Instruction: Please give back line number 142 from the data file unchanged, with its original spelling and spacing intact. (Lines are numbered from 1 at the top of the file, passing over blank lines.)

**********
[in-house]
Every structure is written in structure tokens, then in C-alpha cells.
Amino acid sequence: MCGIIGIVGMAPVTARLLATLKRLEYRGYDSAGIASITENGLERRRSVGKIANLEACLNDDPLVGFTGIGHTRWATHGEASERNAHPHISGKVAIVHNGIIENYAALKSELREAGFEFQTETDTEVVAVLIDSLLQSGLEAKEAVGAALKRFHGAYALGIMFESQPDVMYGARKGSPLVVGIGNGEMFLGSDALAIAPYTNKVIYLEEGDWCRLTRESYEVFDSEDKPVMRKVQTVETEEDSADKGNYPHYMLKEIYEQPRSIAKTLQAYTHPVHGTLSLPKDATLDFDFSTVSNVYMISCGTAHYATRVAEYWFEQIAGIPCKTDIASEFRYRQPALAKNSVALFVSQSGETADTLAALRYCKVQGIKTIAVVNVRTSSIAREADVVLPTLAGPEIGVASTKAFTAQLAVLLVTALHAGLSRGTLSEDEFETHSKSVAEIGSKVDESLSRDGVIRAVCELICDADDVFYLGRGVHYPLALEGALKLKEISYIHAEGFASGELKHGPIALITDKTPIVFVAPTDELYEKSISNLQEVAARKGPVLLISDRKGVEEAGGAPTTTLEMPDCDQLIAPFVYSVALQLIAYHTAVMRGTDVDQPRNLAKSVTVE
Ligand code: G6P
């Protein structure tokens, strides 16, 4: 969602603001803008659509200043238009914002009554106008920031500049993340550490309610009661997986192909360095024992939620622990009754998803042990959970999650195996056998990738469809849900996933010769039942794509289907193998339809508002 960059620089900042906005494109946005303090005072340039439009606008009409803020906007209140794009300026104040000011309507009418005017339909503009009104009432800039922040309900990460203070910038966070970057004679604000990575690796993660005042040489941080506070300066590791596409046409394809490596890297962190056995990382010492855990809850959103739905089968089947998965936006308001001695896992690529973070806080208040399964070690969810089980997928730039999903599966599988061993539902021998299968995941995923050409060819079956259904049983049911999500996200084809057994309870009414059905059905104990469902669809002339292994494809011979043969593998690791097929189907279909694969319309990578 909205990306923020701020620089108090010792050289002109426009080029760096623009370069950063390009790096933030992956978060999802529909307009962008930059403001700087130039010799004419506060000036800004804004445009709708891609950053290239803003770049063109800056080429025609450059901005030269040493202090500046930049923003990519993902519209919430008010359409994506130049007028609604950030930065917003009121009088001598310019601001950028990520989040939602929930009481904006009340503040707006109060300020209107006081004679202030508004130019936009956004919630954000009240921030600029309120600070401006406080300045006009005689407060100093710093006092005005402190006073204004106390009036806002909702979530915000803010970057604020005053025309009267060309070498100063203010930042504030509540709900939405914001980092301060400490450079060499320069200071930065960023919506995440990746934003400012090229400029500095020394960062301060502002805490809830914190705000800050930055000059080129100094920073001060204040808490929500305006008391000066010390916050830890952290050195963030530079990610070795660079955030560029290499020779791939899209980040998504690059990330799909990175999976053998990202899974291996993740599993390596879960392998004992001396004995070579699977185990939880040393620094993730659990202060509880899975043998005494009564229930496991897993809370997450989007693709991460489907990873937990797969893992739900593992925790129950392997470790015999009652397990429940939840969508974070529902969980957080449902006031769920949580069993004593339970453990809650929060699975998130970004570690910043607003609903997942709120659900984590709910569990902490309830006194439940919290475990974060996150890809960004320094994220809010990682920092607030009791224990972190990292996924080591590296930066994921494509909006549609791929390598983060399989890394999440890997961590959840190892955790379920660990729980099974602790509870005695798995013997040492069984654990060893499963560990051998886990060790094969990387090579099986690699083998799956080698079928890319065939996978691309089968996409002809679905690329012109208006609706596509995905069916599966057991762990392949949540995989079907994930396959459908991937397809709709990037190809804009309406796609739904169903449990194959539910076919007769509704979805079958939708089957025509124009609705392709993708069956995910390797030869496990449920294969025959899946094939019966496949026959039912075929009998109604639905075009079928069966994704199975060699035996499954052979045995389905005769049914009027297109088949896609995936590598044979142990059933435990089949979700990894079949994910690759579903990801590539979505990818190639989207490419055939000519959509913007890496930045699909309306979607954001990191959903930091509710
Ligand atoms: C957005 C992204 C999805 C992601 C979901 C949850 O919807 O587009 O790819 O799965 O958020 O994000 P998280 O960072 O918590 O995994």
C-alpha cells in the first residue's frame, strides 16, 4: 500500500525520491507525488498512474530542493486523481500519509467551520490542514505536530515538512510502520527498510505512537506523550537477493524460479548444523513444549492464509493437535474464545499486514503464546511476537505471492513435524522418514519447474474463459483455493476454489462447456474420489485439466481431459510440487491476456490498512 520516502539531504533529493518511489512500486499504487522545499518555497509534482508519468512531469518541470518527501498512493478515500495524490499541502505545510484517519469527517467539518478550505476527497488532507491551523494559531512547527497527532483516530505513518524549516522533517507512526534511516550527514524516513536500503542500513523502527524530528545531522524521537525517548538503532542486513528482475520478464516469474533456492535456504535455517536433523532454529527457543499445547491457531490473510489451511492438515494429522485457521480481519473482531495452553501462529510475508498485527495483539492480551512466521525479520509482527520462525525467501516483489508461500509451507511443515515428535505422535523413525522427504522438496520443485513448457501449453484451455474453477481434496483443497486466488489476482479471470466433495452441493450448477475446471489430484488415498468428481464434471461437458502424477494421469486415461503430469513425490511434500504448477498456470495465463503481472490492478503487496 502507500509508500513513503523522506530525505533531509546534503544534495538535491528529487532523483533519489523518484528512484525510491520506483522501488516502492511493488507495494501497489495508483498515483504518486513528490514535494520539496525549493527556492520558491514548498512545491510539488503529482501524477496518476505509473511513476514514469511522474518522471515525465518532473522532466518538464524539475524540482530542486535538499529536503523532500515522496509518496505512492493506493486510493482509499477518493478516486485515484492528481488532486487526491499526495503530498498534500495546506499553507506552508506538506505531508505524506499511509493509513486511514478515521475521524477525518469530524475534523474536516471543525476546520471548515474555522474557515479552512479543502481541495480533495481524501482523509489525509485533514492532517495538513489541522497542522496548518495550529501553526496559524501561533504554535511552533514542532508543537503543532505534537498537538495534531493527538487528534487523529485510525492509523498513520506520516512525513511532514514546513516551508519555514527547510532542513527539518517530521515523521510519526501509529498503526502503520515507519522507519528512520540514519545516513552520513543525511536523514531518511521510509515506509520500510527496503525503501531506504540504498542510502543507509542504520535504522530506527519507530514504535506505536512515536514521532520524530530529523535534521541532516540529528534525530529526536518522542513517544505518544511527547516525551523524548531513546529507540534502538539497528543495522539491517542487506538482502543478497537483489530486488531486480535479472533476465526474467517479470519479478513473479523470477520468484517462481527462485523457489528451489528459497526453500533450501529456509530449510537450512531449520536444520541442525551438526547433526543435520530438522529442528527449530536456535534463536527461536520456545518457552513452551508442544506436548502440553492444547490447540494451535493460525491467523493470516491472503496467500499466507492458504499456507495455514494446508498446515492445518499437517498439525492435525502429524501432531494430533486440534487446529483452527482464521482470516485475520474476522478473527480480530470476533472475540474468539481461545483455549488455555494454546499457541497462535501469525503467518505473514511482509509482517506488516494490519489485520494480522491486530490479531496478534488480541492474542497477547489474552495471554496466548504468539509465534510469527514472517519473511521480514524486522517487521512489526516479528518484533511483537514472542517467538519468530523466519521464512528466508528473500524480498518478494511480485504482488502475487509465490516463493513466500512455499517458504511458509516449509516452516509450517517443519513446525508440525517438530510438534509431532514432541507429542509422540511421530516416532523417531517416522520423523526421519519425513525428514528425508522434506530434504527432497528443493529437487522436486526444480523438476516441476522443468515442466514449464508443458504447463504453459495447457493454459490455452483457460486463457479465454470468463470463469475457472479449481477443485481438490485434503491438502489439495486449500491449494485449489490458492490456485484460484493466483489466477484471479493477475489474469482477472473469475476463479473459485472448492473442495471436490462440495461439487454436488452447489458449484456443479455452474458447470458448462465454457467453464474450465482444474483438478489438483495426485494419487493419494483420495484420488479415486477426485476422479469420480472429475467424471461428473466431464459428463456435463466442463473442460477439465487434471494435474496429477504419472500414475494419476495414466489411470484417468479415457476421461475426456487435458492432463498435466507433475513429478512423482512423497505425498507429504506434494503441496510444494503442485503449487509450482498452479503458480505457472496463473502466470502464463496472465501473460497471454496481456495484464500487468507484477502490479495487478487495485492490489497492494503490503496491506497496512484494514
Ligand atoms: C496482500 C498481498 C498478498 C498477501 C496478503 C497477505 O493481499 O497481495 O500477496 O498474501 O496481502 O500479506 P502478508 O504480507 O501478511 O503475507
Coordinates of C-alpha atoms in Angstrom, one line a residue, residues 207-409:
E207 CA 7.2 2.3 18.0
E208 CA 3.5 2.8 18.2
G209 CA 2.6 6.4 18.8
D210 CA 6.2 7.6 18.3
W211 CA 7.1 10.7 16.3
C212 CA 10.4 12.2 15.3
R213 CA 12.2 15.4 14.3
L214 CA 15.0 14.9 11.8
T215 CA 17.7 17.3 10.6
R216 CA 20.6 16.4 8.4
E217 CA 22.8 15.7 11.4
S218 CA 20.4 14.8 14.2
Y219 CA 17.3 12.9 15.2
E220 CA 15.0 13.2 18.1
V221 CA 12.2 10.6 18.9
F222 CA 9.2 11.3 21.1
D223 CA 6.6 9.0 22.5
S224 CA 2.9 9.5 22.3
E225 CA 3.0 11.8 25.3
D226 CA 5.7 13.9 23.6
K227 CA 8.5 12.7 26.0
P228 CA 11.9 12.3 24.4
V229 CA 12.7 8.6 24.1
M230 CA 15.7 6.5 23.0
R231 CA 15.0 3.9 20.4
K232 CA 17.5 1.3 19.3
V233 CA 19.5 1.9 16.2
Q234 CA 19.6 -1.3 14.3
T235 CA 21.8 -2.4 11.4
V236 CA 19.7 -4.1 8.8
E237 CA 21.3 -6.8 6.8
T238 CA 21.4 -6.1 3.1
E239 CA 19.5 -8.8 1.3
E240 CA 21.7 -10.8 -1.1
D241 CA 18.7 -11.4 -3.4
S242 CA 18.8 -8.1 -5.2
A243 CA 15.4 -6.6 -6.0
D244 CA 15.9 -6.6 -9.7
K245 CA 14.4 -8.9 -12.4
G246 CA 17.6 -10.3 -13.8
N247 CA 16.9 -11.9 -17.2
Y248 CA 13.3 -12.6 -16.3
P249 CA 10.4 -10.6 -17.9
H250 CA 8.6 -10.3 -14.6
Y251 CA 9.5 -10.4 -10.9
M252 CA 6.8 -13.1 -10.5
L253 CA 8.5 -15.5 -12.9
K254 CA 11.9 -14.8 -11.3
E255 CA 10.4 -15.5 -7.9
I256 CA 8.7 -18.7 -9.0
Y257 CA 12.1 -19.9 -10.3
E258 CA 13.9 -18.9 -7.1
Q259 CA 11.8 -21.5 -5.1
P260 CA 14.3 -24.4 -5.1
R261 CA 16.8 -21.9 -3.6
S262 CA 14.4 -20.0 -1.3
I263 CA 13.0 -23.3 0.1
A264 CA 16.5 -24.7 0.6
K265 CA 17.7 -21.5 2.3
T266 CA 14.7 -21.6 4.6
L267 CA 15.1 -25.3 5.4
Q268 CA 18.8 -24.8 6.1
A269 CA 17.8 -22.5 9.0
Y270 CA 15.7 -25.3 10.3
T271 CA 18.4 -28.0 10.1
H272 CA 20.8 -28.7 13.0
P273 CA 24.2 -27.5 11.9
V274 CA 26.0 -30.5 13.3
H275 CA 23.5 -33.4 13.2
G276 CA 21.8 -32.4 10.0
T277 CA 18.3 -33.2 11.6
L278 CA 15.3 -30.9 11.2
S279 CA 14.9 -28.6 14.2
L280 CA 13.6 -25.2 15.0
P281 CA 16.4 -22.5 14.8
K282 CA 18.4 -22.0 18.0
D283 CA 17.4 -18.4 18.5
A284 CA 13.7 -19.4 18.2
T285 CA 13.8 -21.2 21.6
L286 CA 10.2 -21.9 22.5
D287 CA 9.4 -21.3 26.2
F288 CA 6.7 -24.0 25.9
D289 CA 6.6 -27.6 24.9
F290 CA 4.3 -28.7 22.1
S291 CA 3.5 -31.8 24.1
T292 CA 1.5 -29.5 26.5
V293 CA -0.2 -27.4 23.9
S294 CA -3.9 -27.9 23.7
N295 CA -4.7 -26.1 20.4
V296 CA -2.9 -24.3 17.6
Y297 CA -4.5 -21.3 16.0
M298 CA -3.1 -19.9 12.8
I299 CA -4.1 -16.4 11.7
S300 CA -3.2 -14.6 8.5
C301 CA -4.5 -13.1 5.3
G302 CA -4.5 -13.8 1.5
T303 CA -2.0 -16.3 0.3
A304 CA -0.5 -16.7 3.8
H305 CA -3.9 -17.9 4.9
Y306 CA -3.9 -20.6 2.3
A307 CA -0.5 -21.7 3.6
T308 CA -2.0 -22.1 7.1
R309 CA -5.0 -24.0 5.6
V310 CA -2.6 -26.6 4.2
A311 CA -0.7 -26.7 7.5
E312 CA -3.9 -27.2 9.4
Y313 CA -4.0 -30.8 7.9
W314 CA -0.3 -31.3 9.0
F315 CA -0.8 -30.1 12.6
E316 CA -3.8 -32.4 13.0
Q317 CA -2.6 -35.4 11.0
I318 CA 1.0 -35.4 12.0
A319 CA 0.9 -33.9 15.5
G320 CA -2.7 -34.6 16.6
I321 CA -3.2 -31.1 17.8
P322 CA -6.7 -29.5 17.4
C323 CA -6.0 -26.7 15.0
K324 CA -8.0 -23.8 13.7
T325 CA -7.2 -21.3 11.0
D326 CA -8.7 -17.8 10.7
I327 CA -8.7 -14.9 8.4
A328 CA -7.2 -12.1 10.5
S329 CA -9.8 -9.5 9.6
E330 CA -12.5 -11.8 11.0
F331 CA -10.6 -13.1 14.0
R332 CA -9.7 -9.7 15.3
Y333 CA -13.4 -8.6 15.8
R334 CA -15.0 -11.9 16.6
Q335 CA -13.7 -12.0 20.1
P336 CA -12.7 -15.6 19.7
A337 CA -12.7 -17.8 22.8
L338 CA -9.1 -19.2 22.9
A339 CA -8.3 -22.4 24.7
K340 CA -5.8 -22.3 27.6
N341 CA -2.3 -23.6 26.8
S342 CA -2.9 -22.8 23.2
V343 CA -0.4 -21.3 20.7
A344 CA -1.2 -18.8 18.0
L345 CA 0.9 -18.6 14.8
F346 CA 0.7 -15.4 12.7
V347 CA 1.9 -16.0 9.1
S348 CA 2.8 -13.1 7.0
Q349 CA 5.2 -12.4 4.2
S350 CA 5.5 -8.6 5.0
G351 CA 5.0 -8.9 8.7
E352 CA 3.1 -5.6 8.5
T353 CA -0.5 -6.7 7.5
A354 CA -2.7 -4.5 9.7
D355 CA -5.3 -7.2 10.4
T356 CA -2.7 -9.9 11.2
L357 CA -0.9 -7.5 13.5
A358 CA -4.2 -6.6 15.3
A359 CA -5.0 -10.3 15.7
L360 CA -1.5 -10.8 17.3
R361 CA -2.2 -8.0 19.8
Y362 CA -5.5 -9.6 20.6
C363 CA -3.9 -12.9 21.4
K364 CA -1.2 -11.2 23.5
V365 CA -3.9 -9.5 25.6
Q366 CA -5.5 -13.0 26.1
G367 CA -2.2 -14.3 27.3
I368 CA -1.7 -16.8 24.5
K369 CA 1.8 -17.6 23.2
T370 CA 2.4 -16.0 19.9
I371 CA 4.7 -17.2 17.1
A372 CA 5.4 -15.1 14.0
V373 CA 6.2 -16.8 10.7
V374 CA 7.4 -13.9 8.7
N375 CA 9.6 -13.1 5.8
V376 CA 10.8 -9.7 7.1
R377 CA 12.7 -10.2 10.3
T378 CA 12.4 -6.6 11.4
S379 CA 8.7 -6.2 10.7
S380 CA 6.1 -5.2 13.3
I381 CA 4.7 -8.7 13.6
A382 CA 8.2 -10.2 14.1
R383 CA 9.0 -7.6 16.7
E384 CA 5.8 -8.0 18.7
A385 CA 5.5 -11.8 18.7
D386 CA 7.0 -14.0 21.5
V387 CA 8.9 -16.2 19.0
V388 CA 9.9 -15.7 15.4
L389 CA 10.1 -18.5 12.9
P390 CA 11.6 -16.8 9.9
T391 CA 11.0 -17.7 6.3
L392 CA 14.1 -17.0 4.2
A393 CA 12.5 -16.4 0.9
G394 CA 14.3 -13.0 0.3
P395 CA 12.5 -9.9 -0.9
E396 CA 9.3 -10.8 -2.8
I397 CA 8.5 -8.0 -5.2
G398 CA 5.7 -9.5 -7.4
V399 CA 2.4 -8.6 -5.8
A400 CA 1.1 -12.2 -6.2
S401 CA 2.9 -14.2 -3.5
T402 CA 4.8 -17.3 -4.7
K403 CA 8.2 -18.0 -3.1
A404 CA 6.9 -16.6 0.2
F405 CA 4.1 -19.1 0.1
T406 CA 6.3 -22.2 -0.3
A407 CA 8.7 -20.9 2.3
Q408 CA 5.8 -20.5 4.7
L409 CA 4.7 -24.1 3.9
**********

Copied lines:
A339 CA -8.3 -22.4 24.7